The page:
WASHINGTON, DC, June 13, 2000 (ENS) - The U.S. Environmental Protection Agency (EPA) has put out draft recommendations on land use policies that can improve air quality. The EPA released the draft guidance, "Recognizing the Air Quality Benefits of Local and State Land Use Policies and Projects in the Air Quality Planning Process," on Friday. The document gives guidance to communities to develop "smart growth" strategies for improving air quality.

The EPA says this can be accomplished by accounting for the air quality benefits of land use measures that reduce vehicle miles traveled and pollution from cars and other mobile sources in a state's air quality planning processes.

The guidance supports and recognizes innovation and creativity in land use policies and projects through voluntary measures. Examples include infill development, brownfield redevelopment and development oriented toward public transit projects. The draft guidance proposes options that will allow communities who experience air quality problems to recognize the benefit of developing land use activities. These options could be used to encourage communities to try new strategies that could provide a wealth of benefits in addition to better air quality. EPA is also seeking comment on various methods for assessing and quantifying these benefits.

The agency plans to issue final guidance by this fall. A copy of the draft guidance is available at: www.epa.gov/otaq/traq.

By-Law Amendments

by Jim Kotcon, By-Law Committee Chair

At the June 18 Meeting of the WVEC Board of Directors, the by-law committee proposed and the Board agreed to two minor by-law changes. Under our By-Laws, proposed amendments must be circulated to the membership prior to the annual membership meeting (Sept. at camp weekend), and then approved by the new Board at its next Board meeting. This publication is the official notice of the two proposed amendments:

Amendment # 1. Increase the terms of office for officers from one to two years.

Article V, Section 1, would be amended by deleting the third sentence: "Terms of office will be for one year, except that at its spring meeting the Board may, with the consent of the President and Vice President, elect to extend the terms of Vice President and President for one additional year." This third sentence will be replaced with a new sentence to read: "Terms of office will be for two years."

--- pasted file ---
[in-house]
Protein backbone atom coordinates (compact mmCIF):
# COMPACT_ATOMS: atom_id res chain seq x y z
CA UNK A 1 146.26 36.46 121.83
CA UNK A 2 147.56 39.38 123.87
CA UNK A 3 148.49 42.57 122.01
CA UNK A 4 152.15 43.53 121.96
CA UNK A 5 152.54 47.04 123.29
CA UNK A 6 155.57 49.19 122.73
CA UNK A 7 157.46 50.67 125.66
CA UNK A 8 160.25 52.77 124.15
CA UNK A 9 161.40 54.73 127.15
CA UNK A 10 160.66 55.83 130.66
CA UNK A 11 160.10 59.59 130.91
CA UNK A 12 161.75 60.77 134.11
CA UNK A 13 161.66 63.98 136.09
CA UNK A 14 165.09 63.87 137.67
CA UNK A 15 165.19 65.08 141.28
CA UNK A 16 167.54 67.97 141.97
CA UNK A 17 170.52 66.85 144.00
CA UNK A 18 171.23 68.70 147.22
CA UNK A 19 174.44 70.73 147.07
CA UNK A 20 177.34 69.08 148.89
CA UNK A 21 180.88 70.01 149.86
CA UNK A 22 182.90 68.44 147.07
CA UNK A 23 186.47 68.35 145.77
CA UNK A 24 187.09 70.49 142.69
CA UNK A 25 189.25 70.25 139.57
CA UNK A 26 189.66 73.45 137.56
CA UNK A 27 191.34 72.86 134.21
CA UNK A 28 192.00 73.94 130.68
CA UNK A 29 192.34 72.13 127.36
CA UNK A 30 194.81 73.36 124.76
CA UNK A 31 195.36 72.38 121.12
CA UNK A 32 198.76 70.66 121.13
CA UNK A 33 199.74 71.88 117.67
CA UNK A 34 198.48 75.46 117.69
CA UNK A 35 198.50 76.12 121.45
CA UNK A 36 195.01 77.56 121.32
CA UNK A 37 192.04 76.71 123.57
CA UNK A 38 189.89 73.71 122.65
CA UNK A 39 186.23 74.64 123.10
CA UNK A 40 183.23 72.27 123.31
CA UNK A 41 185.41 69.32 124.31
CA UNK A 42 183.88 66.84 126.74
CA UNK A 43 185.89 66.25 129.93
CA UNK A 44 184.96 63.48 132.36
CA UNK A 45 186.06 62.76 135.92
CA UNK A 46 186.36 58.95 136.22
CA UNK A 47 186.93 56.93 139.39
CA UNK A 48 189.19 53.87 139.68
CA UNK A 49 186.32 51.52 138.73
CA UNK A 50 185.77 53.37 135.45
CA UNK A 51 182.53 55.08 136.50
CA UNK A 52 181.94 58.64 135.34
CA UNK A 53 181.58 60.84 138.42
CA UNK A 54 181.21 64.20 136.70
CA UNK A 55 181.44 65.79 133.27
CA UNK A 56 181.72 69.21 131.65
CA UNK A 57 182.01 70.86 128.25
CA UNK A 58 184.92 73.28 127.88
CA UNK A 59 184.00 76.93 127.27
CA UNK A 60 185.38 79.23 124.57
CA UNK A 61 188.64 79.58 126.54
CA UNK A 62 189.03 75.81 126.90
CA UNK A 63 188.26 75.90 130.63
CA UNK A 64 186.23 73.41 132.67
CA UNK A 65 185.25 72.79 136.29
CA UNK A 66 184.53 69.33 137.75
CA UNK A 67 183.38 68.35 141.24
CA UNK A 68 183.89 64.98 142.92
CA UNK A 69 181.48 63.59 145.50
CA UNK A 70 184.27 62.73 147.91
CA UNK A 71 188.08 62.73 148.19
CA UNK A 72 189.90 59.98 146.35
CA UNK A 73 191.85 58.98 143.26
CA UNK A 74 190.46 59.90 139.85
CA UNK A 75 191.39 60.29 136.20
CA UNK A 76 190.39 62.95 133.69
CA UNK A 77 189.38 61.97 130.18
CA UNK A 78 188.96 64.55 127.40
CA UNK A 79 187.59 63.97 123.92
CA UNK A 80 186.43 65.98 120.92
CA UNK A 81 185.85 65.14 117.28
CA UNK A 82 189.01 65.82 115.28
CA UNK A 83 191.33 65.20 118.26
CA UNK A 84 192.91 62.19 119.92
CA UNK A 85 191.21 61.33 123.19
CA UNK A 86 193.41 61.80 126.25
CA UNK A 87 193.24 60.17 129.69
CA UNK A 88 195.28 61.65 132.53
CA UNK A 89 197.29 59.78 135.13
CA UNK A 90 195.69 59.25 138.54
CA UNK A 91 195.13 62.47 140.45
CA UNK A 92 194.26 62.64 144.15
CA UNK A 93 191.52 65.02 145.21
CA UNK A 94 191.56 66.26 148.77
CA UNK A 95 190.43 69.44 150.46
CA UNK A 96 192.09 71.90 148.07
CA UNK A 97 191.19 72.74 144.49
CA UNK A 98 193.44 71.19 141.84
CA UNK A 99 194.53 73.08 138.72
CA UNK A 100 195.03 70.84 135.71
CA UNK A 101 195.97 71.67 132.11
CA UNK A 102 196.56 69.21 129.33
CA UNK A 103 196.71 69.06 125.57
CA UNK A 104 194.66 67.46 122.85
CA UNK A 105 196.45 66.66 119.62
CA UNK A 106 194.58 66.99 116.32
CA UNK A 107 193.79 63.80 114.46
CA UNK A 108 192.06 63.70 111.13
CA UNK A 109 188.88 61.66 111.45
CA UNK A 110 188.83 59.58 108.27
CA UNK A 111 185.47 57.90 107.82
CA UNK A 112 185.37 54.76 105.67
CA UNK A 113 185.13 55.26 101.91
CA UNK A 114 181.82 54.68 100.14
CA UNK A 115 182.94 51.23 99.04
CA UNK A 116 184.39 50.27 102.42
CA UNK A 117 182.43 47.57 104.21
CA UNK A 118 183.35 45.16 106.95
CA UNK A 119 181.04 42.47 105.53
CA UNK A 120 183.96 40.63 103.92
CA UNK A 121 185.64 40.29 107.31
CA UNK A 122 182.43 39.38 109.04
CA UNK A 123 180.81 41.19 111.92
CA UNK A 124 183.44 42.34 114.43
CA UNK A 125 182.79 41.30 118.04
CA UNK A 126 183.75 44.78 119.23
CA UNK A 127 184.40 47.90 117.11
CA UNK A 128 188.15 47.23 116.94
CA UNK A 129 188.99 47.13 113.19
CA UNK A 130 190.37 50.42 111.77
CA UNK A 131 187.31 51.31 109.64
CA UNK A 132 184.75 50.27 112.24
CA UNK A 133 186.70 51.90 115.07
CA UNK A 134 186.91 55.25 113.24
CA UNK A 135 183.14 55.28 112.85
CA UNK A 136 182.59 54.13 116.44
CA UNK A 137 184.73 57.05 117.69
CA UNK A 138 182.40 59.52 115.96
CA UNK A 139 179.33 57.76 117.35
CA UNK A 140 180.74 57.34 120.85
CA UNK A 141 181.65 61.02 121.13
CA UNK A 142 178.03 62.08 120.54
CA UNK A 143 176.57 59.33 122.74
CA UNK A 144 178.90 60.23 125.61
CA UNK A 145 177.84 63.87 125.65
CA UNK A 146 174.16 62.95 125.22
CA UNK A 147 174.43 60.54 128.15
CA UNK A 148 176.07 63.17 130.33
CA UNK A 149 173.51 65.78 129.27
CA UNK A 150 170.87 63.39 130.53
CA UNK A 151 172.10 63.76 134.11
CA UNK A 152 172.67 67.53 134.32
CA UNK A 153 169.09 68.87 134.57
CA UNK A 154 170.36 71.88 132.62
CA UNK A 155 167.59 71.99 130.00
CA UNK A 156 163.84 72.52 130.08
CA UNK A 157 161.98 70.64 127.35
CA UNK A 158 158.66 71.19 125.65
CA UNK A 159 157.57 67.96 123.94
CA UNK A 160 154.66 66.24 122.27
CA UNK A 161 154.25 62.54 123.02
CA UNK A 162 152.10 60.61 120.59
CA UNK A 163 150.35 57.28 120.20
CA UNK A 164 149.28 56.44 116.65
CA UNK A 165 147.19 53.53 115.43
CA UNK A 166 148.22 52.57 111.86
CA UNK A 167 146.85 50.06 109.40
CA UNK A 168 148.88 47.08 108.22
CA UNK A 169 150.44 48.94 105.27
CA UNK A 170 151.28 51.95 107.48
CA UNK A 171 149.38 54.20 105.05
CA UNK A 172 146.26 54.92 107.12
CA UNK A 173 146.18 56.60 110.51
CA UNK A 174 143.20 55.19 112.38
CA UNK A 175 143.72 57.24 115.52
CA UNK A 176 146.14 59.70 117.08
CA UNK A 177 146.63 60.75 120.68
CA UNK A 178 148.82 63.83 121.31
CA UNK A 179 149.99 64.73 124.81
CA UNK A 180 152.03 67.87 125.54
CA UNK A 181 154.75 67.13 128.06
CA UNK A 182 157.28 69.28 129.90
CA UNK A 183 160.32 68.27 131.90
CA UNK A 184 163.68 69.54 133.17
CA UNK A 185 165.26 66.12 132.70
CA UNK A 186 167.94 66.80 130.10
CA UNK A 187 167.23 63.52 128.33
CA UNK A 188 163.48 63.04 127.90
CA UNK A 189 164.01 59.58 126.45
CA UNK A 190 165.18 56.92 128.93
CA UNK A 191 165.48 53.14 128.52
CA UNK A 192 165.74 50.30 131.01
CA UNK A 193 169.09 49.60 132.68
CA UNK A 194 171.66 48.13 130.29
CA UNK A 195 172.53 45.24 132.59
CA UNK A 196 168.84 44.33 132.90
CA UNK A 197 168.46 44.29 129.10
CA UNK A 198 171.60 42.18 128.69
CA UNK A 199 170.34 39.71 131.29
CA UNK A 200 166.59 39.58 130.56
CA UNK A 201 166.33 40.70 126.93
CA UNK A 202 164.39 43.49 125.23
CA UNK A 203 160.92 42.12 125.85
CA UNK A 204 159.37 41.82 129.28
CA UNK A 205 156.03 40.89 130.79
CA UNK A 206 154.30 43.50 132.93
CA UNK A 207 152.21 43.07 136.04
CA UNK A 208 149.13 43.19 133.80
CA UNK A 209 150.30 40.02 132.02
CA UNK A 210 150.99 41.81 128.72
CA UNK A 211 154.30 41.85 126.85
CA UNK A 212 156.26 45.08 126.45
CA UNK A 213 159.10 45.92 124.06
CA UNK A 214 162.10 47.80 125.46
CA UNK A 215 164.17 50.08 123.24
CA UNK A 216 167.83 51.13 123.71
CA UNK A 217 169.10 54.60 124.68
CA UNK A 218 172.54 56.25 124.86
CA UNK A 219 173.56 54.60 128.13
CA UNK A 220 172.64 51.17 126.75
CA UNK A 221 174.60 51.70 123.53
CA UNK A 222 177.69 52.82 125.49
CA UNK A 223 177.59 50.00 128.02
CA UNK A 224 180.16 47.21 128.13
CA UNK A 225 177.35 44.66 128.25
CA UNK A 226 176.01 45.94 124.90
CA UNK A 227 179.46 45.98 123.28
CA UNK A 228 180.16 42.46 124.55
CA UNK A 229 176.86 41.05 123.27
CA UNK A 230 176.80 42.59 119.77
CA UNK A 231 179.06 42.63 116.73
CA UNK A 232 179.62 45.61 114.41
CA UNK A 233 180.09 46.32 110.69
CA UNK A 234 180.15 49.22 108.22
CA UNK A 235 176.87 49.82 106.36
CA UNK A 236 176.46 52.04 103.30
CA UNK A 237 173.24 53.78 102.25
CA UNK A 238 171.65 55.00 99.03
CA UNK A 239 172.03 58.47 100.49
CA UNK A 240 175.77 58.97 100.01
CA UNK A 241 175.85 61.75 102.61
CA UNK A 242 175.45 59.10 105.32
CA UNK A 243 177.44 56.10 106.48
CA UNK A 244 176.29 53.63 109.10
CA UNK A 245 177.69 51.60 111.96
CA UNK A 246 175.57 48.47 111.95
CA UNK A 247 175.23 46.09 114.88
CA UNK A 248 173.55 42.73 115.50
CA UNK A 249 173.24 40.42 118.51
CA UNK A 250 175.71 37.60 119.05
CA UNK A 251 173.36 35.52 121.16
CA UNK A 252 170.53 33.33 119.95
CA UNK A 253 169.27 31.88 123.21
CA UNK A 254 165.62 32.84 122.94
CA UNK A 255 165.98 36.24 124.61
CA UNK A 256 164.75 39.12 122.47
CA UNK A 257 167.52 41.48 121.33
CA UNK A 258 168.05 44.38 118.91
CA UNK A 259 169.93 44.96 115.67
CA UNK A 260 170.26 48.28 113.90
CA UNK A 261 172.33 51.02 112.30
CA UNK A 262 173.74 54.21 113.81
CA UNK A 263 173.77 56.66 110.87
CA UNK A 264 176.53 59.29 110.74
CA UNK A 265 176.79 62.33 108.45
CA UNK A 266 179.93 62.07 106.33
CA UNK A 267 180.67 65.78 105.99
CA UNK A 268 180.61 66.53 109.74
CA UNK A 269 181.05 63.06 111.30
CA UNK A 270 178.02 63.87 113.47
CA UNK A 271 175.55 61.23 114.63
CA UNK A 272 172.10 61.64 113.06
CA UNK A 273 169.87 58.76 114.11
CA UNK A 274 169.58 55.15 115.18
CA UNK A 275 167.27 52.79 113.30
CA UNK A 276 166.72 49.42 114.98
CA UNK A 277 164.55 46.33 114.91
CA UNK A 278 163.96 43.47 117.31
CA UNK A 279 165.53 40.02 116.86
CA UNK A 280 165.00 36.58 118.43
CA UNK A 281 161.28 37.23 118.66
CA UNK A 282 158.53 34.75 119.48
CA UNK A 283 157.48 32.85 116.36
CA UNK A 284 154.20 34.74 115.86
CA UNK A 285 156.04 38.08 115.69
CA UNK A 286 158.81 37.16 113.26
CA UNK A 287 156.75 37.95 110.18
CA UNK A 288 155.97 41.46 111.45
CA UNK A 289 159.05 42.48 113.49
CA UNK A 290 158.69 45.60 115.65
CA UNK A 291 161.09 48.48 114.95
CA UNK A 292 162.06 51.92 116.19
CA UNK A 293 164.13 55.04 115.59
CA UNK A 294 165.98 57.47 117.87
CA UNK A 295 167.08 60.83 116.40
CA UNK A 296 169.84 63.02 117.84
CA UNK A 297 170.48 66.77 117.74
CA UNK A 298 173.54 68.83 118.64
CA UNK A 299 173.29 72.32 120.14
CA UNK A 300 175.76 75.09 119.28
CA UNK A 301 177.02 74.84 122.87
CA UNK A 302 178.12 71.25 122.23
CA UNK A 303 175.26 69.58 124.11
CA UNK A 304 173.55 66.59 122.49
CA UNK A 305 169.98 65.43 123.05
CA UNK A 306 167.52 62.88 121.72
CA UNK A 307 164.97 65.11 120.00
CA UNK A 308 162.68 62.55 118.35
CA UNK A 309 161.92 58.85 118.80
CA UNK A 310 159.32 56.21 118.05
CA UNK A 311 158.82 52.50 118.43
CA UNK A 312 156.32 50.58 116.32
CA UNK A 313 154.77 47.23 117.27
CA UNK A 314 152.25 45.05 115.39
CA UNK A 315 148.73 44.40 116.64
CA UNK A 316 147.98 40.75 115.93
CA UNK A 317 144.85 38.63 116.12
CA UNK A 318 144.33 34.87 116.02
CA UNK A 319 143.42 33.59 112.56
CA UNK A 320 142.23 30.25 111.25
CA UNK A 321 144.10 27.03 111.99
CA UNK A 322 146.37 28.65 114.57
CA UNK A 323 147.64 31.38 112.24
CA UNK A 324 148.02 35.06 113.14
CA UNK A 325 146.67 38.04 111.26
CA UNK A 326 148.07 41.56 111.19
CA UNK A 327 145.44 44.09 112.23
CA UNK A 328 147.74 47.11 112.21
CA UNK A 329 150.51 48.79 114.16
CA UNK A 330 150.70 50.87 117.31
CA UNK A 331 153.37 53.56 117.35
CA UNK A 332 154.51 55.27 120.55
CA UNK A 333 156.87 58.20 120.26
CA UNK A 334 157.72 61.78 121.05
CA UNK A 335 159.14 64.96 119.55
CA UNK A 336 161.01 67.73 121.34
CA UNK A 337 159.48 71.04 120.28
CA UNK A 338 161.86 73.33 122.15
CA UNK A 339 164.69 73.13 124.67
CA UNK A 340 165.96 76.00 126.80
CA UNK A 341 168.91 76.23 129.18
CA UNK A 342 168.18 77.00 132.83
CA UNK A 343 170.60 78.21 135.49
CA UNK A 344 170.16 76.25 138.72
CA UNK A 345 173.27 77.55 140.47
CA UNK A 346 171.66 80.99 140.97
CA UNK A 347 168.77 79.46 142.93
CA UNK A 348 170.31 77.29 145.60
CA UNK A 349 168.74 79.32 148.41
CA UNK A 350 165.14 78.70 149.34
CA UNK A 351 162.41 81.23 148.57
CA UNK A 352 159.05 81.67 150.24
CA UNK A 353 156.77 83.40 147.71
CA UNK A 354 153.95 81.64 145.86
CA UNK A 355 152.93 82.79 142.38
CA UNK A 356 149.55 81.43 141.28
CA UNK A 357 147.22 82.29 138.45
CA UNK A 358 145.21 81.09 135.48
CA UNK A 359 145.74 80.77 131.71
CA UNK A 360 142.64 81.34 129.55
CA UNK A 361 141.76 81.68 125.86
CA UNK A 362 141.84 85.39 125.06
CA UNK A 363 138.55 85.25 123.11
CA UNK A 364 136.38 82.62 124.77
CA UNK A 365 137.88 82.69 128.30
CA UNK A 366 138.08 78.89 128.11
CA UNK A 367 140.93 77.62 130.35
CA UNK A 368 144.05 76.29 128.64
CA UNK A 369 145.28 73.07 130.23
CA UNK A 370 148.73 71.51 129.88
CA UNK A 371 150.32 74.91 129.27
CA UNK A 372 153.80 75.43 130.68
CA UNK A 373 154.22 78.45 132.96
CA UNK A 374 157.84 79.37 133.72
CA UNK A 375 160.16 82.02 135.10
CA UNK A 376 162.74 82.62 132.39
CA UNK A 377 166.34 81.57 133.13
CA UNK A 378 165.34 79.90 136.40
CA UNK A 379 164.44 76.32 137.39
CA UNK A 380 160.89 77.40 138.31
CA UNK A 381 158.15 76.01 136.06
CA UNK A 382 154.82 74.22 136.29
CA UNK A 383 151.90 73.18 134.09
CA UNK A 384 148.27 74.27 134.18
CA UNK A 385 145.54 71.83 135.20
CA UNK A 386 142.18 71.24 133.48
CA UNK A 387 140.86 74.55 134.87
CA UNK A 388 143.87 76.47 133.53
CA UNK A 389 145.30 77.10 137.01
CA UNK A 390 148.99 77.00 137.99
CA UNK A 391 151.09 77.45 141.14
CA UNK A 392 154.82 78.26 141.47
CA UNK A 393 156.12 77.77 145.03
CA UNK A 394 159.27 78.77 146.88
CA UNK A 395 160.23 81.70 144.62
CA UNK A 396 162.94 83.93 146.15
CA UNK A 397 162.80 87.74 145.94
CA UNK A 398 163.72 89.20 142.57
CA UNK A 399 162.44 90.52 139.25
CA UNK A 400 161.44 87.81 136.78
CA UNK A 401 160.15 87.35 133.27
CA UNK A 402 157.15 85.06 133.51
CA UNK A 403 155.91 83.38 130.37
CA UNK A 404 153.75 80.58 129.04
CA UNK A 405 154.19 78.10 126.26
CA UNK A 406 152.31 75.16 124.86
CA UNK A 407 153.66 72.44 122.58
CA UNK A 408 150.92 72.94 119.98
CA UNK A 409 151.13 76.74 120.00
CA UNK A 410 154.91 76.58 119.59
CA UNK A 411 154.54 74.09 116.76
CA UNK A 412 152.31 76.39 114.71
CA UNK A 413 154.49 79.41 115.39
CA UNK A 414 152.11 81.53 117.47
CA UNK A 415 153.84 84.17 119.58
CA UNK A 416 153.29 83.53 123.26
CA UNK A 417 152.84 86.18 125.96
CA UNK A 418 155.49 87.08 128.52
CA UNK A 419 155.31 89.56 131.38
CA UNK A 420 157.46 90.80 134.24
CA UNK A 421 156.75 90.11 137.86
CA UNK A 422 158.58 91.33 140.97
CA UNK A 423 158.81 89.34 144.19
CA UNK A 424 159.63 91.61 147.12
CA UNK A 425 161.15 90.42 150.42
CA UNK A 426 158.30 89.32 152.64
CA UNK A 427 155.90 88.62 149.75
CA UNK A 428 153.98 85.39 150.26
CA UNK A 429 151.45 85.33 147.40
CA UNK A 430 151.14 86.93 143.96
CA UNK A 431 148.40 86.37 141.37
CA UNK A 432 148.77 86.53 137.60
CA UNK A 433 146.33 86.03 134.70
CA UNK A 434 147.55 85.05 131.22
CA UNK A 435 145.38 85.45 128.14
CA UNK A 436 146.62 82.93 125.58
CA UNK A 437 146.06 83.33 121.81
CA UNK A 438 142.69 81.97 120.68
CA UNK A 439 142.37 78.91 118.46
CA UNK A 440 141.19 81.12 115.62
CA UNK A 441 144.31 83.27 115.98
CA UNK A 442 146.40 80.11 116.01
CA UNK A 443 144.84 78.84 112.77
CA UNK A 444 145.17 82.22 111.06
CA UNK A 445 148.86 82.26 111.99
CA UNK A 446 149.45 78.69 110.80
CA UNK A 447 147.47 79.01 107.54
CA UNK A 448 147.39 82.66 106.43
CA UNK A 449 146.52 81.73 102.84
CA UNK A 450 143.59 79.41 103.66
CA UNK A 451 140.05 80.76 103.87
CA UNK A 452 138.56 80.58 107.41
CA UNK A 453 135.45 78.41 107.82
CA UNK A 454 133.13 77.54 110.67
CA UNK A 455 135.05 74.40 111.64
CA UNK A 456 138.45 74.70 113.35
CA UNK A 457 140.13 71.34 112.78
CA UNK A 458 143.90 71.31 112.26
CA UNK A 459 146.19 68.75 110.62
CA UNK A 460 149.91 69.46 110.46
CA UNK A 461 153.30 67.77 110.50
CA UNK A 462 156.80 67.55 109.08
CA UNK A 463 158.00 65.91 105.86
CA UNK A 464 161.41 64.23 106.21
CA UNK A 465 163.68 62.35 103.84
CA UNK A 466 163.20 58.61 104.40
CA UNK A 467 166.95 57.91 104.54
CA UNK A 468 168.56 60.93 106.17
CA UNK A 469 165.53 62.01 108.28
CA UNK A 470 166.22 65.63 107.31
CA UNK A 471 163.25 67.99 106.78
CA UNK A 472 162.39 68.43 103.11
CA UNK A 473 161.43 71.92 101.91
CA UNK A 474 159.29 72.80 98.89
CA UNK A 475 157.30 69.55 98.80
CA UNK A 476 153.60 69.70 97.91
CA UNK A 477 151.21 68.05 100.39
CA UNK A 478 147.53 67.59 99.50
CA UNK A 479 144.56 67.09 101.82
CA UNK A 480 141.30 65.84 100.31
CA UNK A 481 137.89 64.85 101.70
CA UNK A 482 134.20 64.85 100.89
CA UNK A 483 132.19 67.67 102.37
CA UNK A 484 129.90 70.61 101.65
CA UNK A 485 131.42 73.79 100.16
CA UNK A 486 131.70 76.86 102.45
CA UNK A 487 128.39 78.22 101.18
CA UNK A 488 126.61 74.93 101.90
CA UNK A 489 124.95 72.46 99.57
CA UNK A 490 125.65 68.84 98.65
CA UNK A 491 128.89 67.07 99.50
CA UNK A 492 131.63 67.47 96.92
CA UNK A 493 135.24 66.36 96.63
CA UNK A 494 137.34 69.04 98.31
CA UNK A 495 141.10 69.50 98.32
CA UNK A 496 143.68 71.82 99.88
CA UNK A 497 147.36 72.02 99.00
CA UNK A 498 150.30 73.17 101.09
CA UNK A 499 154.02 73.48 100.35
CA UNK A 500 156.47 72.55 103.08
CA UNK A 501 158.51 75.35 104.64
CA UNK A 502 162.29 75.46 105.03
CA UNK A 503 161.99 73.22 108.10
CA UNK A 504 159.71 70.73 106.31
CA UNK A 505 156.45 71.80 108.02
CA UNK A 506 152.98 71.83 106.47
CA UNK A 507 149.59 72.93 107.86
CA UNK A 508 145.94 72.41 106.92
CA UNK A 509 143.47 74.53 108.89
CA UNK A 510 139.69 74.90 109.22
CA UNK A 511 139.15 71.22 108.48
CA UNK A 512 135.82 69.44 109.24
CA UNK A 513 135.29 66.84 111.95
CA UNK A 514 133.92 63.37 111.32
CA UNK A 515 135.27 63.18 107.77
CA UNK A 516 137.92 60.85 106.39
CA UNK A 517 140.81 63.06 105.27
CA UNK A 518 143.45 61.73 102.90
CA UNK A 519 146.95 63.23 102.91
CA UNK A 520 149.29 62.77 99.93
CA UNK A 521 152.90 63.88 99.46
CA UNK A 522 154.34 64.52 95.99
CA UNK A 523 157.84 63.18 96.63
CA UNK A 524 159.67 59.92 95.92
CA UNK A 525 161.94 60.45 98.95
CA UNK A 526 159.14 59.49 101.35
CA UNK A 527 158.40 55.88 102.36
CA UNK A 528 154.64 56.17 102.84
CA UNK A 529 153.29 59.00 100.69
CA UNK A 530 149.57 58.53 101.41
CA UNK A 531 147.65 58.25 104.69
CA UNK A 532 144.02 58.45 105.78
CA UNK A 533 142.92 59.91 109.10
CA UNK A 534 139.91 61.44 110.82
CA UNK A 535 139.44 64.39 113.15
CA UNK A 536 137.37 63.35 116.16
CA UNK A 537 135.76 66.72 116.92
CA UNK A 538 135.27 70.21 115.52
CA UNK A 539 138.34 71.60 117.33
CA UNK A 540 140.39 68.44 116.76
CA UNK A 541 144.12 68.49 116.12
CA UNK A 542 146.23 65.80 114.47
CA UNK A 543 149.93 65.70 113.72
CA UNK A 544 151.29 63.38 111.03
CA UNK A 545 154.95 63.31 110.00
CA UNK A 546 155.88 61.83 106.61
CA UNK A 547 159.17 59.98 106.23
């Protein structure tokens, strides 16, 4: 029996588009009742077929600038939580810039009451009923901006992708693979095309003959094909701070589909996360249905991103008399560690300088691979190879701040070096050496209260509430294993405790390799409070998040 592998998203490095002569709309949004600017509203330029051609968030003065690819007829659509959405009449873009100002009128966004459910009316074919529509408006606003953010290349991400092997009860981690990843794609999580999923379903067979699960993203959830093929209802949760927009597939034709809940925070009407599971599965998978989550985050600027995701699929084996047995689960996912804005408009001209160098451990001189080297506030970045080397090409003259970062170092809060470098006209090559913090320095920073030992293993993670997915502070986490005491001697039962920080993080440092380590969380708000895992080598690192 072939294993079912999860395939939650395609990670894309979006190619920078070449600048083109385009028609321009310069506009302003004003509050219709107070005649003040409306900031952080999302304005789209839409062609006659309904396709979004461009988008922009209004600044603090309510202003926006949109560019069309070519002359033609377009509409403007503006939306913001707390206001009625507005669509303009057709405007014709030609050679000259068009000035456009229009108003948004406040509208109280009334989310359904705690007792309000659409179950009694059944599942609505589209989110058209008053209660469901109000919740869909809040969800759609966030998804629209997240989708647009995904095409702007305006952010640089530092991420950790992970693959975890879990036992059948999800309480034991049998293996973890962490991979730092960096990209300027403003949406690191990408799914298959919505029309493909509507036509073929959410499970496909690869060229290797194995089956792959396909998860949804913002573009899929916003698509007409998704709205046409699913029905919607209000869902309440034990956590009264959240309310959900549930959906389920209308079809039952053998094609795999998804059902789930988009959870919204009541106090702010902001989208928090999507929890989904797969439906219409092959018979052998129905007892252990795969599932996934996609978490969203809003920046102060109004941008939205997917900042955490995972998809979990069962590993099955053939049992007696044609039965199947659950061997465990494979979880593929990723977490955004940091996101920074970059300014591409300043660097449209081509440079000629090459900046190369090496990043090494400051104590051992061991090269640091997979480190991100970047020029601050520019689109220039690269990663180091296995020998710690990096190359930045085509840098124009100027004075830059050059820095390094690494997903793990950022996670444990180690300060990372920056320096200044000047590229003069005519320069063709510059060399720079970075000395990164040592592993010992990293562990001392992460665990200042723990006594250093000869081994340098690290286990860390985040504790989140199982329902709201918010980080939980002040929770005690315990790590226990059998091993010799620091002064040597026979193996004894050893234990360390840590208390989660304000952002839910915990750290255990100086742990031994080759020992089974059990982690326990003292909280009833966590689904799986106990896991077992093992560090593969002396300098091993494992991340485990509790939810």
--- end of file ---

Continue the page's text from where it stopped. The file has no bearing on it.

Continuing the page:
The effect of this amendment is to extend the term of office for all officers to two years (including "secretary, treasurer, and such other officers as the Board shall determine"). It was felt that this amendment would increase the experience and the stability of the leadership, while still providing for turnover at regular intervals.

Amendment # 2. Reducing the size of the Executive Committee

Article VI, section 2, would be amended by deleting the words "the regional representatives" from the first sentence which would then read: "The Executive Committee shall consist of the officers of the council and any at-large Directors."

The effect of this amendment would be to reduce the size of the Executive Committee from the current 15 members down to 8 members. The Executive Committee acts when a policy decision is needed quickly before a regular Board meeting can be scheduled. It was felt that 15 was too unwieldy for quick action. This amendment does have the effect of de-emphasizing (slightly) the role of regional directors.

Air Permit Handbook Available

by Keri Powell, New York PIRG

The final version of the NYPIRG/EDC Title V Handbook (The Proof is in the Permit: How to Make Sure a Facility in Your Community Gets an Effective Title V Air Pollution Permit) is available on the Web!

The Clean Air Act Title V permit program presents an unprecedented opportunity for the public to get involved in making sure that large air polluters like power plants and factories can be held accountable for Clean Air Act violations. This handbook is a step-by-step guide to public participation in Title V permitting - from finding the polluter to filing a petition with the EPA Administrator.

The handbook is available on two websites:

www.titlev.org: This is NYPIRG's Title V website. It also includes sample petitions to EPA, sample comment letters on NY Title V permits, and other information. Checklists to accompany the handbook as well as tips on how to make the most of a public hearing are available under "related publications."